to stay on top of all of it by being faster and closer to that core
customer.

But they will have to convince skeptical investors. The stock has fallen
over the past year and continues to underperform the overall market. We`ll
certainly get more clues when it reports earnings in two weeks.

For NIGHTLY BUSINESS REPORT, I`m Sara Eisen.

(END VIDEOTAPE)

BREWER: And housing is a key pillar of the economy. Today, we learned
that the homebuilding industry has not been as optimistic about its
business outlook as it has been.

Diana Olick takes a look at what`s behind the shift in sentiment.

(BEGIN VIDEOTAPE)

DIANA OLICK, NIGHTLY BUSINESS REPORT CORRESPONDENT: You would think the
nation`s homebuilders would be on cloud nine given the high demand for
housing. But a shortage of buildable land and labor, not to mention higher
material costs, are bringing builders back to earth. A monthly index of
builder sentiment dropped two points in June to 67, and May`s reading was
revised down by one point. Anything above 50 on the National Association
of Home Builders Index is considered positive.

But confidence has been falling after a big surge following the
presidential election and the first executive order lifting some
environmental restrictions. The index`s three components, confidence in
current sells conditions as well as sales expectations fell, and buyer
traffic dropped into negative territory. This after sales of new homes in
April dropped dramatically, likely due to high prices and a lack of starter
homes for sale.

And this as the supply of existing homes for sale dropped to another low,
down 11 percent compared to a year ago, according to Redfin. The average
house sold in May went under contract in just 37 days, another new record.
Redfin measured just a 2.7-month supply of homes for sale. The realtors
consider six months to be a balanced market between buyers and sellers.

Homebuilders claim they are starting to target that entry level market.
But they`re still not hitting the price point that most young buyers can
afford.

For NIGHTLY BUSINESS REPORT, I`m Diana Olick in Washington.

(END VIDEOTAPE)

SORKIN: And manufacturing activity may be leveling off. A report from the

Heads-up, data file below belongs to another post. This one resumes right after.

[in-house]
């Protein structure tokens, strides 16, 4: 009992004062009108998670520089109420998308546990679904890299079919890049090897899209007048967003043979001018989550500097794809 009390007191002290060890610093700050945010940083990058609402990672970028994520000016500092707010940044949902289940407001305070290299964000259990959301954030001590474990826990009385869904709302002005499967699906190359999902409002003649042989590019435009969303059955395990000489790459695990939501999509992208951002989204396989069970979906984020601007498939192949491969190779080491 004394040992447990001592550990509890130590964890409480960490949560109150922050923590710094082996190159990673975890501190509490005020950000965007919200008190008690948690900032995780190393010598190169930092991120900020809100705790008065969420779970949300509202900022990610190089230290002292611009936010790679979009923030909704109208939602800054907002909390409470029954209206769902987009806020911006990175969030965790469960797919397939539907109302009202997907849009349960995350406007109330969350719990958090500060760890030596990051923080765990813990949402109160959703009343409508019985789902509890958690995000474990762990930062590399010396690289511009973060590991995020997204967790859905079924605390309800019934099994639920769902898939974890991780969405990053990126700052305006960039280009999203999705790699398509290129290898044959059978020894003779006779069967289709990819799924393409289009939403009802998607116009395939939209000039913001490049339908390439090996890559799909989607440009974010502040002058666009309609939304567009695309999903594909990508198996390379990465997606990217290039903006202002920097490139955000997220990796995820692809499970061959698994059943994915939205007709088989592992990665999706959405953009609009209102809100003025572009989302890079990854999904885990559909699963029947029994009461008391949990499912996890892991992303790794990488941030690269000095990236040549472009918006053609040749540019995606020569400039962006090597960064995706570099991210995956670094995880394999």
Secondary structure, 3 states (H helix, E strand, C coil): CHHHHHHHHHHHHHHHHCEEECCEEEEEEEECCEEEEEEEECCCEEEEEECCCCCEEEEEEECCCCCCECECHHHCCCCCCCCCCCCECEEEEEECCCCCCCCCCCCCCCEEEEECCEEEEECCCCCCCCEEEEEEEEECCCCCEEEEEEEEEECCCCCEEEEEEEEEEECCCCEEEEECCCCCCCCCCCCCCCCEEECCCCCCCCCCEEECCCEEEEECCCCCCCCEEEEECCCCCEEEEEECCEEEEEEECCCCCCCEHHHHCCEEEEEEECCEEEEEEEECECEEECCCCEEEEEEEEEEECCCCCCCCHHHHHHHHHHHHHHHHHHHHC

Federal Reserve is showing an unexpected decline in May factory output.
It`s the second drop in three months. The decline comes as manufacturers
crank out fewer cars, computers, and semiconductors.

BREWER: Well, the Trump administration wants to increase the number of
manufacturing jobs and help workers who have been left behind by the
current economic expansion. To do that, the president is expanding the
federally-funded apprenticeship program, widely used in a range of
industries.

Aditi Roy has more.

(BEGIN VIDEOTAPE)

ADITI ROY, NIGHTLY BUSINESS REPORT CORRESPONDENT: Christopher Paule is a
machinist at Solar Turbines. It`s a critical role in one of the world`s
leading manufacturers of industrial gas turbines.

But Paule isn`t a full-fledged employee. He`s an apprentice.

CHRISTOPHER PAULE, SOLAR TURBINES APPRENTICE: I`m getting, you know,
hands-on experience with the career that I`m learning to be a part of.

ROY: It`s an idea that`s catching on. Tech companies like Amazon and
Salesforce are using apprentices. Now, even the White House has taken
notice of the possible benefits of apprenticeships.

DONALD TRUMP, PRESIDENT OF THE UNITED STATES: We`re empowering these
companies, these unions, industry groups, federal agencies, to go out and
create new apprenticeships for millions of our citizens.

ROY: President Trump just signed an executive order expanding the nation`s
apprenticeship programs, making them a key part of his labor policy. In a
meeting with business leaders earlier this year, President Trump accepted a
challenge from Salesforce`s CEO, Marc Benioff, to create 5 million
apprenticeships in five years.

And just last month, Labor Secretary Alexander Acosta visited a BMW
manufacturing plant in Germany to observe the company`s apprenticeship
program in action.

Under Solar Turbines` four-year program, apprentices get paid, trained, and
mentored. By the end of the program, all of them get hired. Company
executives say the six-year-old program helps fill a critical need in a
competitive marketplace.

DAN CHAMPION, TURBO MACHINERY SOLAR TURBINES VP: Its apprenticeship
program and the skill sets that it provides really does a great job in
helping us build a pipeline.

ROY: He`s not the only benefitting from apprenticeship.

ISAAC MOREHOUSE, PRAXIS FOUNDER & CEO: I think apprenticeships are
absolutely huge for the future.

ROY: Isaac Morehouse thinks apprenticeships are the key to building the
skills gap. Three years ago, he started Praxis, a startup that matches
apprentices with companies.